ICONIC British resorts lost out to lesser-known destinations in a list of the best and worst seaside destinations.
Tiny St Mawes in Cornwall, with an 85 per cent customer approval, came top in ratings by consumer group Which?.
Skegness, home of the iconic original Butlin’s, got only 44 per cent with Great Yarmouth on 48 per cent and Blackpool 53 per cent.
Consumer watchdog Which? today revealed Britain’s best beaches – as millions of wary Britons seek a summer staycation destination that escapes the city crowds.
As the holiday season begins with lockdown restrictions easing, many families are looking to stay in the UK but keen to steer clear of bustling resorts.
Iconic resorts like Blackpool, Brighton and Skegness have not done so well in the holiday survey.
Instead, lots of lesser-known coastal villages have received top marks for their delectable seafood and lack of crowds.
A Cornish village with a population of less than 1,000 leads Which?’s annual rankings of the UK’s best coastal destinations.
St Mawes, in Cornwall earned a full five stars for its scenery, seafront and peace and quiet – and a glowing overall customer score of 85 per cent.
Those who visited St Mawes recommended eating crab baguettes at Mr Scorse’s deli and spotting dolphins on the ferry to Falmouth, but admitted that avoiding peak season was the best way to dodge the crowds.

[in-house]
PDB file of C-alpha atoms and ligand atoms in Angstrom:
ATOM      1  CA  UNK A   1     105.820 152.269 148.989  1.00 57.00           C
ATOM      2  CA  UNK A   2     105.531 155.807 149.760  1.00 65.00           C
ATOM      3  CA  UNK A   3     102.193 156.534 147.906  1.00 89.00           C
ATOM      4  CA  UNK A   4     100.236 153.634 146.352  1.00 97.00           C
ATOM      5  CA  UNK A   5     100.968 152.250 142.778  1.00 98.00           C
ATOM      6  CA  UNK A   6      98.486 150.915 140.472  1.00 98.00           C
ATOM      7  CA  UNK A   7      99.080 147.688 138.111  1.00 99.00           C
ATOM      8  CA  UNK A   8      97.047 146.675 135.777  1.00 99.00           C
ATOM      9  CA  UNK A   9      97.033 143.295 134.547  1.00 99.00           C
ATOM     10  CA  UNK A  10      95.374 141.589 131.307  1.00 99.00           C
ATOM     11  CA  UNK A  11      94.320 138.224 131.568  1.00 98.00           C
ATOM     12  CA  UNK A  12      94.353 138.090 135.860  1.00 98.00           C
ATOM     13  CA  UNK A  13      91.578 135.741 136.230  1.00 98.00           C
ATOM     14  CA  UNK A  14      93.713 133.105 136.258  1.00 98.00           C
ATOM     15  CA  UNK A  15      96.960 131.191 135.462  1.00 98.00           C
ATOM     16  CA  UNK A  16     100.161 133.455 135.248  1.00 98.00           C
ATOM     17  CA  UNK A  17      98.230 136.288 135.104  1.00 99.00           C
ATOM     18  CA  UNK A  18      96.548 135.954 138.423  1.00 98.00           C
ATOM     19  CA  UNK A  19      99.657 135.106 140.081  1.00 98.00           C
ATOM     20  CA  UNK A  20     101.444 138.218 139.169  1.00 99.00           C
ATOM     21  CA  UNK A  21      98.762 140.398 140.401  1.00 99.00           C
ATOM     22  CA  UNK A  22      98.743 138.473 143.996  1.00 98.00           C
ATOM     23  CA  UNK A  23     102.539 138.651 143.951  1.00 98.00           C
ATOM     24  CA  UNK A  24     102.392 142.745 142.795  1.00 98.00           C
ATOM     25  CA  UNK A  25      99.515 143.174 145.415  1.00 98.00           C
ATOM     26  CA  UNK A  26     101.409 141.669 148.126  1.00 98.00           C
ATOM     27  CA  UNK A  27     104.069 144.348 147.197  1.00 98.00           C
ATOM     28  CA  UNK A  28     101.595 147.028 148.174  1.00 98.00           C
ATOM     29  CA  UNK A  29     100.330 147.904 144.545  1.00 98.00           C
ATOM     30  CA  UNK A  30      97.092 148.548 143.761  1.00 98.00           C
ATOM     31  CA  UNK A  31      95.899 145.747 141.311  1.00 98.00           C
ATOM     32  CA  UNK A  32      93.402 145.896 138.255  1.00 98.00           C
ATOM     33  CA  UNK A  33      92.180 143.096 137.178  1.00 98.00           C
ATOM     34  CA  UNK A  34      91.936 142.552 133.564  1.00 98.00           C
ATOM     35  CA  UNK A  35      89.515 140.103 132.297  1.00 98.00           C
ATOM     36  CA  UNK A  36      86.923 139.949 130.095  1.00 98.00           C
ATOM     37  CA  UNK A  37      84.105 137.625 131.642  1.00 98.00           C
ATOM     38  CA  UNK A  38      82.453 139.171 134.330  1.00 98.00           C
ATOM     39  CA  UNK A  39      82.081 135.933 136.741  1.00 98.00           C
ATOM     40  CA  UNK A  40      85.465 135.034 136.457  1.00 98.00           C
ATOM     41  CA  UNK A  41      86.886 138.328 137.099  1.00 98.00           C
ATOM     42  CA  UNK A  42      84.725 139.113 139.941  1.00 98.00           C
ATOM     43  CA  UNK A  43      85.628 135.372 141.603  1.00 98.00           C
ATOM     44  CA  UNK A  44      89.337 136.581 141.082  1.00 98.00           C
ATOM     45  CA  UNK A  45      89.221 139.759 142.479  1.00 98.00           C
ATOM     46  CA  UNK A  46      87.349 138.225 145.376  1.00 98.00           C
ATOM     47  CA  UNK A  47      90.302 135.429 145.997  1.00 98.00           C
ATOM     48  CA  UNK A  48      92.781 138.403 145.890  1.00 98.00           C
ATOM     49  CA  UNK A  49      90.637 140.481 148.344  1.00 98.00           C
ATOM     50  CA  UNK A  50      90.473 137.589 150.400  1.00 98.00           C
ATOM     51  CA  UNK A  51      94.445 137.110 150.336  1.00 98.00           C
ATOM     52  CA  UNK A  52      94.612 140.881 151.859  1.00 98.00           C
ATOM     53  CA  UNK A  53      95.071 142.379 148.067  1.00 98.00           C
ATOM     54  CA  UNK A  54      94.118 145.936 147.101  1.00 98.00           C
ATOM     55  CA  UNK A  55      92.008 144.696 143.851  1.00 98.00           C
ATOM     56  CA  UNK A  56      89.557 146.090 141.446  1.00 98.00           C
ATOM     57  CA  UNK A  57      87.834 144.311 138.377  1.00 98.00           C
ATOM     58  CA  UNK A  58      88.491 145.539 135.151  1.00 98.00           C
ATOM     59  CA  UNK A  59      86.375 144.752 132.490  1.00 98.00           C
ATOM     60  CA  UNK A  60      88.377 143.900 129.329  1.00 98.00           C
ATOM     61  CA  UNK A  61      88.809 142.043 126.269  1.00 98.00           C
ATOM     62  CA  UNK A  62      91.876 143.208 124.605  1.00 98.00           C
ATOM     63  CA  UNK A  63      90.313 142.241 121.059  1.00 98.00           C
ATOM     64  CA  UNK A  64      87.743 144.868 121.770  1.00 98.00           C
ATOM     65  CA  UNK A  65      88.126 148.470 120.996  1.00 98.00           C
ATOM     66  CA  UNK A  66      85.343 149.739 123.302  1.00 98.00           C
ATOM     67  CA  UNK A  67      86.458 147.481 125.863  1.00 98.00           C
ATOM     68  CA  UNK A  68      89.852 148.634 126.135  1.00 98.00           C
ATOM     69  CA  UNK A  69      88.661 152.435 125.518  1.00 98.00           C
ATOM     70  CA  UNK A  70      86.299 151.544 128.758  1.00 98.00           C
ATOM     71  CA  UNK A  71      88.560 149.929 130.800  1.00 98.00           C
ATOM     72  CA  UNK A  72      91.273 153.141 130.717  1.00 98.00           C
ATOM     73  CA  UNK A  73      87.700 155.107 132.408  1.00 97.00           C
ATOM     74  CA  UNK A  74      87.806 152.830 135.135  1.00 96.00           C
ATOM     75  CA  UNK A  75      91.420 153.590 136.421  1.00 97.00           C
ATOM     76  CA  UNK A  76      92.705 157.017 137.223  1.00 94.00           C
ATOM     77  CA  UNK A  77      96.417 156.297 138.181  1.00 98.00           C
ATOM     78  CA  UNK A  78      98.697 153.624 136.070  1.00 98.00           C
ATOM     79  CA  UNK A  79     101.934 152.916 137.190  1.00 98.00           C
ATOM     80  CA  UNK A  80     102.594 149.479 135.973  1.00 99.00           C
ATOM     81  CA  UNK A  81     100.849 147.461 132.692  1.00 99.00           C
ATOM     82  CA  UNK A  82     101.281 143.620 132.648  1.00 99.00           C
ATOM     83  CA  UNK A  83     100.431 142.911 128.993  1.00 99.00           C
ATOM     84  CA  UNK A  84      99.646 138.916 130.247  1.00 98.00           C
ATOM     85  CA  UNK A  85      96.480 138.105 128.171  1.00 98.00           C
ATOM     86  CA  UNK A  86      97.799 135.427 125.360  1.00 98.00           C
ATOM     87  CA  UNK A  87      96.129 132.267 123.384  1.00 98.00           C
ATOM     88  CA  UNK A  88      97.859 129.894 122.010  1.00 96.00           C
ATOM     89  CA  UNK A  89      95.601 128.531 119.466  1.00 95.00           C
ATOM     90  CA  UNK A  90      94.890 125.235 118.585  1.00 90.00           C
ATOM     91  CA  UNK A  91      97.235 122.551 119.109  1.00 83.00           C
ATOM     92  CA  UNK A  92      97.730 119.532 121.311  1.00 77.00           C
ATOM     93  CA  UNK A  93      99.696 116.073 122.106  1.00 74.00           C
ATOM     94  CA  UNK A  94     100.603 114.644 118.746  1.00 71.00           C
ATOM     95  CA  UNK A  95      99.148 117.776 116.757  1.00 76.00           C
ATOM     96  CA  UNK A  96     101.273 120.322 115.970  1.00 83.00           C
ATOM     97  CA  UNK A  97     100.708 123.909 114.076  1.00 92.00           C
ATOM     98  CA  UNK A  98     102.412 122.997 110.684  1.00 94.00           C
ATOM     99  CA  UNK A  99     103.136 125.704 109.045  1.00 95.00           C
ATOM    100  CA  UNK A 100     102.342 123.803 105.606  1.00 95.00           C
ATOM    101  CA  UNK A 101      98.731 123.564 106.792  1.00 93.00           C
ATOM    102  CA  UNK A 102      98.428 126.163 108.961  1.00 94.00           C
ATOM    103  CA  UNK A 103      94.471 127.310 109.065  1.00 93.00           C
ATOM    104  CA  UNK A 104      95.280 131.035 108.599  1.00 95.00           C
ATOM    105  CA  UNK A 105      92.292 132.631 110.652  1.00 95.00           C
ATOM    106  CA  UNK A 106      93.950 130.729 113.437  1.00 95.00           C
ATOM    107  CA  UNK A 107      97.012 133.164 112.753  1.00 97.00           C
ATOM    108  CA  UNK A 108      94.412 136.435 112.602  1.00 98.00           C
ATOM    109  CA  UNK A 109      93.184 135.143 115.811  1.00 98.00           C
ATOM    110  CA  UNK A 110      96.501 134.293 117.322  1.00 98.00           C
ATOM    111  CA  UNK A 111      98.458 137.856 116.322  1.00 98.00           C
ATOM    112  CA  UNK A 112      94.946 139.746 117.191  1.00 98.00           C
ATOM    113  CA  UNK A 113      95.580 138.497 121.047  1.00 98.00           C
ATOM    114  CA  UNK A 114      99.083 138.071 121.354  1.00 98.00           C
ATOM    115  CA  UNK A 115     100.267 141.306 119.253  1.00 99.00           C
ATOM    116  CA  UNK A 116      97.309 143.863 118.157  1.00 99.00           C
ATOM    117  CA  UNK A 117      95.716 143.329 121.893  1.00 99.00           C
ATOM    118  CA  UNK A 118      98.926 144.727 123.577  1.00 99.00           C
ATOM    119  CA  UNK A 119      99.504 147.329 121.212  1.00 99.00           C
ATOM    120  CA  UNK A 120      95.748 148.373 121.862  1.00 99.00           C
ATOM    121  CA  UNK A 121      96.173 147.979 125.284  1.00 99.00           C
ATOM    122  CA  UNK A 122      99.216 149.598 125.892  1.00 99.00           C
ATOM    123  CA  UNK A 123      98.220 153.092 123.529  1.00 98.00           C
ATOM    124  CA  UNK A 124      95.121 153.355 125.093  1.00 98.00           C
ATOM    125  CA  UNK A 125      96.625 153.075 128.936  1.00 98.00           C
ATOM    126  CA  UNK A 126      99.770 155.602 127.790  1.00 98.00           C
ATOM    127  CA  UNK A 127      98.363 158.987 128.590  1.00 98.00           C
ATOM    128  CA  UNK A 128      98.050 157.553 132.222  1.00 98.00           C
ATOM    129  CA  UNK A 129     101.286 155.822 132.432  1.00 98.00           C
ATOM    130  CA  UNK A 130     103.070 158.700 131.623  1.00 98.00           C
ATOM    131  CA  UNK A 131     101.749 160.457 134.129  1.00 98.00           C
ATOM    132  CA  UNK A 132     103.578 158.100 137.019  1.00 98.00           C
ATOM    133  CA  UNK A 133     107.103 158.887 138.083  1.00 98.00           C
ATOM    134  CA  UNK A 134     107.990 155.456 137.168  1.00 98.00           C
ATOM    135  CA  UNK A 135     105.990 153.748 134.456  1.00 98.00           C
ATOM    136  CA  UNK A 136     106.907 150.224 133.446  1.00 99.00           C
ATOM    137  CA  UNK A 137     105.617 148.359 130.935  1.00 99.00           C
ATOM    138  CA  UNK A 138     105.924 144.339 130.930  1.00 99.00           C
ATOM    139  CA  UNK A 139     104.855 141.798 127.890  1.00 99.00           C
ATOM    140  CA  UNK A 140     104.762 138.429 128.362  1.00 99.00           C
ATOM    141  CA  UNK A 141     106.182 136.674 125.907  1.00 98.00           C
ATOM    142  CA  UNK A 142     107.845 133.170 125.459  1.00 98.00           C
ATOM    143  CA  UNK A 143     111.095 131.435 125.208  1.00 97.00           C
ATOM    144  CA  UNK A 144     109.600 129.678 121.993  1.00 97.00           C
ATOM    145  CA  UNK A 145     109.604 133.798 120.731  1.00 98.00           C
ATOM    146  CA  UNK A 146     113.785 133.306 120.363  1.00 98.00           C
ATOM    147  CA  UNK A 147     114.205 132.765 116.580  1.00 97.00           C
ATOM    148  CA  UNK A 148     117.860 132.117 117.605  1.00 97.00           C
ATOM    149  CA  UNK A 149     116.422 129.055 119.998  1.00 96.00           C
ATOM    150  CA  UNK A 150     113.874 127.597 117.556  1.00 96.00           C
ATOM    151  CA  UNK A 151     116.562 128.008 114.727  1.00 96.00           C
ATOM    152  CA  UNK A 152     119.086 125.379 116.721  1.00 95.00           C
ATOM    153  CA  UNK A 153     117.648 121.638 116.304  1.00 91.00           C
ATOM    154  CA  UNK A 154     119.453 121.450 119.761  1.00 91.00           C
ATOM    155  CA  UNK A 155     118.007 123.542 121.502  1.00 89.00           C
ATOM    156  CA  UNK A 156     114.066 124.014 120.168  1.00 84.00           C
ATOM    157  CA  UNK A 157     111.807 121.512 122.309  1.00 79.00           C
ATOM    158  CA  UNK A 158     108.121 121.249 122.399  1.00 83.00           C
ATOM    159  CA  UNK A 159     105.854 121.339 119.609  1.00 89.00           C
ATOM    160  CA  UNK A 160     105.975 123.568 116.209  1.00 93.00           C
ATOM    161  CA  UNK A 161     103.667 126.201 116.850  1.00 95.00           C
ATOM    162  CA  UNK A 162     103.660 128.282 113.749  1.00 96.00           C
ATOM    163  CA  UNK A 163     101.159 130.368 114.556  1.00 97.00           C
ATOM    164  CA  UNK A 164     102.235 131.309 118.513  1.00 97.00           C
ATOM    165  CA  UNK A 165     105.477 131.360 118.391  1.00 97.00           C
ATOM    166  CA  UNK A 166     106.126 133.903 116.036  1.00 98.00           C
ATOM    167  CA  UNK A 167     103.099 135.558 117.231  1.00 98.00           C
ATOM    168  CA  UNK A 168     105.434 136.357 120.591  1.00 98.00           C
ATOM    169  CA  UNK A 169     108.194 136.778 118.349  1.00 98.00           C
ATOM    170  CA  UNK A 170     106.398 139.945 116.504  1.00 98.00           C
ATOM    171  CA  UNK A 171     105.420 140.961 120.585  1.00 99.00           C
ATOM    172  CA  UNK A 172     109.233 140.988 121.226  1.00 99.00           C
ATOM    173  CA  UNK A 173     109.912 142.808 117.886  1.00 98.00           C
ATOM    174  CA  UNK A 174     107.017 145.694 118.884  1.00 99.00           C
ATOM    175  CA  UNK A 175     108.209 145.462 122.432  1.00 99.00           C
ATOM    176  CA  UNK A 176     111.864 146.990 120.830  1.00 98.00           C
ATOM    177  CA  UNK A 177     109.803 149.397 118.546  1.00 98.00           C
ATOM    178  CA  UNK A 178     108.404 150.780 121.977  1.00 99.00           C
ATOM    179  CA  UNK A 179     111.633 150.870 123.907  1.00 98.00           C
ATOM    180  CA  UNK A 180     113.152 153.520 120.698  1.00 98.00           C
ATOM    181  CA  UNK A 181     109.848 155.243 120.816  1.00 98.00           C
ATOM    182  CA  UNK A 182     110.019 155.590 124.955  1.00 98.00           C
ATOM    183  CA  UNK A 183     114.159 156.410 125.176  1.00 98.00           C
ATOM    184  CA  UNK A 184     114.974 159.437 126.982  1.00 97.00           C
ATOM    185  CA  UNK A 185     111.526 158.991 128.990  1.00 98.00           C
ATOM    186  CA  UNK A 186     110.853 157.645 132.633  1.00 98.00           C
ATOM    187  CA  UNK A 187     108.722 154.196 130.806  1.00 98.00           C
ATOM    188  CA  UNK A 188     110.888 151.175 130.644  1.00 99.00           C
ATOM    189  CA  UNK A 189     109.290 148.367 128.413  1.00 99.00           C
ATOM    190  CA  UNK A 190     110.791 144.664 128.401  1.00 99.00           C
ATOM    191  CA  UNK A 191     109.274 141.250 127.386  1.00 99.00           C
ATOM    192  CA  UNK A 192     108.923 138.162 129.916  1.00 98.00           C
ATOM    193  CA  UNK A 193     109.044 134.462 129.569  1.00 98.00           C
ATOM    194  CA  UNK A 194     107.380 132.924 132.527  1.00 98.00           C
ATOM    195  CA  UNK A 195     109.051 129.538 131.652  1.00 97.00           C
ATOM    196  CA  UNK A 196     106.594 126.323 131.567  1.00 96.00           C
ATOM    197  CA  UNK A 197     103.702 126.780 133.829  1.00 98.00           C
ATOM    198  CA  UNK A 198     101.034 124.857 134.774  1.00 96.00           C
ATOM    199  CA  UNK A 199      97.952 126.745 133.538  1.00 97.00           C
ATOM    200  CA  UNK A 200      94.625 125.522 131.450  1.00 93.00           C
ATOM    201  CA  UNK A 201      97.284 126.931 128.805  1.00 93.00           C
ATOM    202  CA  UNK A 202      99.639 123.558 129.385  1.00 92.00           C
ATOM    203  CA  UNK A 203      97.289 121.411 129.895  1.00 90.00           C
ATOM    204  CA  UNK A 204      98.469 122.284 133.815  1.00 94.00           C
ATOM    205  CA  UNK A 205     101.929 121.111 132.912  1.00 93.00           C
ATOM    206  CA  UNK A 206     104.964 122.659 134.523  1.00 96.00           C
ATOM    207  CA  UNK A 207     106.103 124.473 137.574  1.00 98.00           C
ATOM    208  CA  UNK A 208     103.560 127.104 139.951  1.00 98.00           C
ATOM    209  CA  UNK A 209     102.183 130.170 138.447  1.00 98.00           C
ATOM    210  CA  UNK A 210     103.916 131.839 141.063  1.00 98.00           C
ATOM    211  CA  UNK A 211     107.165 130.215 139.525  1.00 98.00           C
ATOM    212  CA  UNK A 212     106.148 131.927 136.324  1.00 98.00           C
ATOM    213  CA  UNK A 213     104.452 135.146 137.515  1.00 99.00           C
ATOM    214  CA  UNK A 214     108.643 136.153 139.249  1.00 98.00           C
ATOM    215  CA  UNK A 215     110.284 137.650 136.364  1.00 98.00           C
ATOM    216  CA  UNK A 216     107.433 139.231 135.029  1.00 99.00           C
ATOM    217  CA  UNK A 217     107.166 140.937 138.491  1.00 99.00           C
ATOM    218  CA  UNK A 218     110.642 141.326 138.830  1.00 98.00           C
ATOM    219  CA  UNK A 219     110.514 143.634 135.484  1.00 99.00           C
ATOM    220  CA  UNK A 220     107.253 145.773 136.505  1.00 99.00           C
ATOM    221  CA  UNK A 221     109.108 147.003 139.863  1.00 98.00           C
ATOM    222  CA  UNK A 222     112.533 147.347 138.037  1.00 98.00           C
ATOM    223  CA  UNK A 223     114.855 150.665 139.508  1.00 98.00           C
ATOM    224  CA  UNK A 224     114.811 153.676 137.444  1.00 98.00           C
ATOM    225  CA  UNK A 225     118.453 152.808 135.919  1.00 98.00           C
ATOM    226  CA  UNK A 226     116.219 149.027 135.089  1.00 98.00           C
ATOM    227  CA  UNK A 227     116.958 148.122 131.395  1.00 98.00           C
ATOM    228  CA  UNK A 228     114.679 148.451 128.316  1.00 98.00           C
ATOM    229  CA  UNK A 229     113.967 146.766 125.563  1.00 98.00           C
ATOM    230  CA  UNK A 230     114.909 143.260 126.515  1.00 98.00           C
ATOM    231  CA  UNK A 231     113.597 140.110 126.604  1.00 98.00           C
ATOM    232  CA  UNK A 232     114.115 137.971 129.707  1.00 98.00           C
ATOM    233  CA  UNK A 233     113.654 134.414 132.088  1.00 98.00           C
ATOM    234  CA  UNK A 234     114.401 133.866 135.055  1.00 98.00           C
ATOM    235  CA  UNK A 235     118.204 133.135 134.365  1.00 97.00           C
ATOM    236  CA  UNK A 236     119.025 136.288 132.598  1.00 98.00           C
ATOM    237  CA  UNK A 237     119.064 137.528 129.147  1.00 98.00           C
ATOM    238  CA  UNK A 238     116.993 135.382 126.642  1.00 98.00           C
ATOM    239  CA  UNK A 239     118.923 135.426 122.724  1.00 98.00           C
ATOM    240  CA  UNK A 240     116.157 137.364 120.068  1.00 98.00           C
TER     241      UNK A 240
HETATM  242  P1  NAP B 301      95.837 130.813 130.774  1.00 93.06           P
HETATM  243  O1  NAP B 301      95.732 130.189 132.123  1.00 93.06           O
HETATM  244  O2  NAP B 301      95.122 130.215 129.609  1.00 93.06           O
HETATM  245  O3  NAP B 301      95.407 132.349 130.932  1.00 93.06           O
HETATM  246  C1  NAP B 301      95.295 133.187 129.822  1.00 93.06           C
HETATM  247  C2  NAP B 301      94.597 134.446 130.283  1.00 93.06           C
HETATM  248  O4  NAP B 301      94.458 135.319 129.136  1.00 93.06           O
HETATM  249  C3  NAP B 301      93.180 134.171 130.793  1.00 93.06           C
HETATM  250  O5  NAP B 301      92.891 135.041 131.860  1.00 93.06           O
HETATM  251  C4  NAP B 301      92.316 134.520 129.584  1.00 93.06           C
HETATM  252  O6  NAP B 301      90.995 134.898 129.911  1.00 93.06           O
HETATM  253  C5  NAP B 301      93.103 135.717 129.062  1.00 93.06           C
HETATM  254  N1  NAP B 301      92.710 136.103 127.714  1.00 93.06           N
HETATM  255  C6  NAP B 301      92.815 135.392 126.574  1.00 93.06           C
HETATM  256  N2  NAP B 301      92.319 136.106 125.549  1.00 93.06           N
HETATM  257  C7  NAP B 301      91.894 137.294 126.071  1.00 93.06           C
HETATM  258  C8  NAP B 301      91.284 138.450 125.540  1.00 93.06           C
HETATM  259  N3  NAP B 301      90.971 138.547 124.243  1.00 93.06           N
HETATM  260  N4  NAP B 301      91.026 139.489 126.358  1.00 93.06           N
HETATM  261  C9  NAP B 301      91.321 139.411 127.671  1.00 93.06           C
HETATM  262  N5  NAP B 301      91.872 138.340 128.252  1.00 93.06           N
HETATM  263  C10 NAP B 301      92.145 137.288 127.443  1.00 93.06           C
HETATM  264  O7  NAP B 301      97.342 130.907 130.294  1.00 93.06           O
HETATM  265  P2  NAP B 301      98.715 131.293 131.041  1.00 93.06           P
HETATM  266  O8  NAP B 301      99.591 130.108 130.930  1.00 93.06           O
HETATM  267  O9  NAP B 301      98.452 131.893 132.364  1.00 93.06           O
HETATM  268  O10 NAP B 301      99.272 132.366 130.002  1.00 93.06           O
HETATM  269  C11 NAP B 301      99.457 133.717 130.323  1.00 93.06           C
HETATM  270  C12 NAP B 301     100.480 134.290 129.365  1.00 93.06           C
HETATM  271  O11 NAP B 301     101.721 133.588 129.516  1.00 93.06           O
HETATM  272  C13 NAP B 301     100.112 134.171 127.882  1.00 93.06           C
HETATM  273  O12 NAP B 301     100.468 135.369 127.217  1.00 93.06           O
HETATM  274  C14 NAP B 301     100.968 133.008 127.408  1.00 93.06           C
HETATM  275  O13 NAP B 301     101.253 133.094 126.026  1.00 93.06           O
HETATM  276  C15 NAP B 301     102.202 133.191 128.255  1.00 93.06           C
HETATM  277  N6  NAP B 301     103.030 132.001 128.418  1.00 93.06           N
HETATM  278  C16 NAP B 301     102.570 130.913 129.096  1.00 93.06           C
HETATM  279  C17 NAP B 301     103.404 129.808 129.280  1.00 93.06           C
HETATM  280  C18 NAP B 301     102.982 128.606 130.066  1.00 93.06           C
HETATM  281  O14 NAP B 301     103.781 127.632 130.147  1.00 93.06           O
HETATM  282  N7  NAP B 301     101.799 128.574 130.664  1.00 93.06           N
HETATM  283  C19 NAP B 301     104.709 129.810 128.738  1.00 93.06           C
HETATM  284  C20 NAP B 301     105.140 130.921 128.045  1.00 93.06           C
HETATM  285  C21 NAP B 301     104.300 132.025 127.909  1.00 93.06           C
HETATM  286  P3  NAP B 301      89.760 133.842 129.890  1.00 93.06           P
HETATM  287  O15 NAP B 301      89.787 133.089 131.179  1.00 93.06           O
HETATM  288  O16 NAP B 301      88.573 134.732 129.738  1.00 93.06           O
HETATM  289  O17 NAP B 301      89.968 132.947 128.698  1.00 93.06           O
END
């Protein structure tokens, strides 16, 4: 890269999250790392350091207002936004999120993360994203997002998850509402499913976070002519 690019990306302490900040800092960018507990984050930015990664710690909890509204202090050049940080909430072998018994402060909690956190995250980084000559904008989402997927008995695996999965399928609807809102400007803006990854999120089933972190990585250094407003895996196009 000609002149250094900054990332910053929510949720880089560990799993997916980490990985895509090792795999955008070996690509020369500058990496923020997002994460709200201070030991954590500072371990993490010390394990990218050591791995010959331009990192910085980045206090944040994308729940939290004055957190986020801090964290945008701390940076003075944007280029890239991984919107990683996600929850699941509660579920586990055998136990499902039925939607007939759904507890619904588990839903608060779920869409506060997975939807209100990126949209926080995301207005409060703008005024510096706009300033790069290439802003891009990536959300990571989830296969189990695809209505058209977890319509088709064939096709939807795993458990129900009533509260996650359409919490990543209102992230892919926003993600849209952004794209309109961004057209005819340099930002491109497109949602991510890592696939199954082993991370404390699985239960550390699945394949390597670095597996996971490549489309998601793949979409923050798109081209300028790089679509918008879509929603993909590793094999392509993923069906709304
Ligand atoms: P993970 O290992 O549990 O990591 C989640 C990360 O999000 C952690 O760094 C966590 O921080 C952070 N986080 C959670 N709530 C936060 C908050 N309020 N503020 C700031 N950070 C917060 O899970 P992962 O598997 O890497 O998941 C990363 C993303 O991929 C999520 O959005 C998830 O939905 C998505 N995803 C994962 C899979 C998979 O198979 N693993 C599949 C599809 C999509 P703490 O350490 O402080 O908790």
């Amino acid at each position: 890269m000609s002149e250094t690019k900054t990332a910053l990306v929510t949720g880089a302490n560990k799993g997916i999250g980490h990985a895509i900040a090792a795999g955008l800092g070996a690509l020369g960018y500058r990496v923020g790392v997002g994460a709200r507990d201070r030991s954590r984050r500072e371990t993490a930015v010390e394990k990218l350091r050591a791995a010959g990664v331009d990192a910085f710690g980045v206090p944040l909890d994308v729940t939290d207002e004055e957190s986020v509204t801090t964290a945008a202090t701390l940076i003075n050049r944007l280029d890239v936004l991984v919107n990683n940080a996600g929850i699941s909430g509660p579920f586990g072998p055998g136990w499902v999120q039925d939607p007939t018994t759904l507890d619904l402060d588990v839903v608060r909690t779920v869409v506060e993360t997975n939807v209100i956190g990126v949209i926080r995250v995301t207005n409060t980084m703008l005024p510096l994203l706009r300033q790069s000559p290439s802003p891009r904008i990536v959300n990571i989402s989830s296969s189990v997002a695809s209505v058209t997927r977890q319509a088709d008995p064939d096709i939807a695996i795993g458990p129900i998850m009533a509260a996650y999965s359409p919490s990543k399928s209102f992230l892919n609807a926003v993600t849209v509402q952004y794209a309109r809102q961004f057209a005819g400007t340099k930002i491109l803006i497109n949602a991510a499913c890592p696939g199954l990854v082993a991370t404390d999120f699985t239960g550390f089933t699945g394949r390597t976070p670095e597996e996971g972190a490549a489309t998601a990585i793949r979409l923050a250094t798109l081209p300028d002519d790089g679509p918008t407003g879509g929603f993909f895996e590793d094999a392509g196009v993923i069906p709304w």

The survey – carried out before the coronavirus lockdown – shows British holidaymakers favour peace and quiet over crowds, crazy golf and roller coasters.
BRITAIN’S TOP 10 BEACHES
- St Mawes, Cornwall
- Dartmouth, Devon
- Southwold, Suffolk
- Aldeburgh, Suffolk
- Bamburgh, Northumberland
- Blakeney, Norfolk
- St Andrews, Fife
- Saint Davids, Pembrokeshire
- Tynemouth, Tyne and Wear
- Beer, Devon
It also highlights quieter beaches, bars and restaurants that travellers can visit this summer.
Which? assessed a range of factors including food and drink, seafront, beach, value for money and peace and quiet to come to a judgement.
Dartmouth, arguably one of the most famous destinations in the Which? top 10, scored 84 per cent.
Those who visited drew attention to steam trains and delicious seafood, but advised using the park and ride service as finding a parking spot in town is “near impossible”.
Coastal Suffolk had two entries in the top five, with both Southwold (84%) and Aldeburgh (83%) scoring top marks for scenery and peace and quiet.
BRITAIN’S WORST 10 BEACHES
- Skegness, Lincolnshire
- Great Yarmouth, Norfolk
- Clacton-on-Sea, Essex
- Bognor Regis, West Sussex
- Marblethorpe, Lincolnshire
- Blackpool, Lancashire
- Littlehampton, West Sussex
- Cleethorpes, Lincolnshire
- Burnham-on-Sea, Somerset
- Morecambe, Lancashire
Visitors highlighted the great food and drink on offer in Southwold – earning a whopping five stars in this category.
Bamburgh in Northumberland (83%), which topped last year’s rankings, is still a favourite with visitors this year. It was rated a full five stars in almost every category.
St Andrews (81%), home of Scotland’s oldest university, also made it into the top 10, with a full five stars for food and drink, beautiful views and its attractions, including the world-renowned golf course which has been played by celebs such as Justin Timberlake and Bill Murray.
Oban is a good option for a more easy-going Scottish seaside destination. It is best known as the ‘Gateway to the Isles’, thanks to its role as a hub for tourists departing to the islands of the Inner and Outer Hebrides, but it is also a charming holiday spot of its own.
On the Welsh coast, St Davids (81%), Llandudno (80%), Tenby (79%) and Conwy (78%) all scored highly, with great ratings for scenery and value for money.
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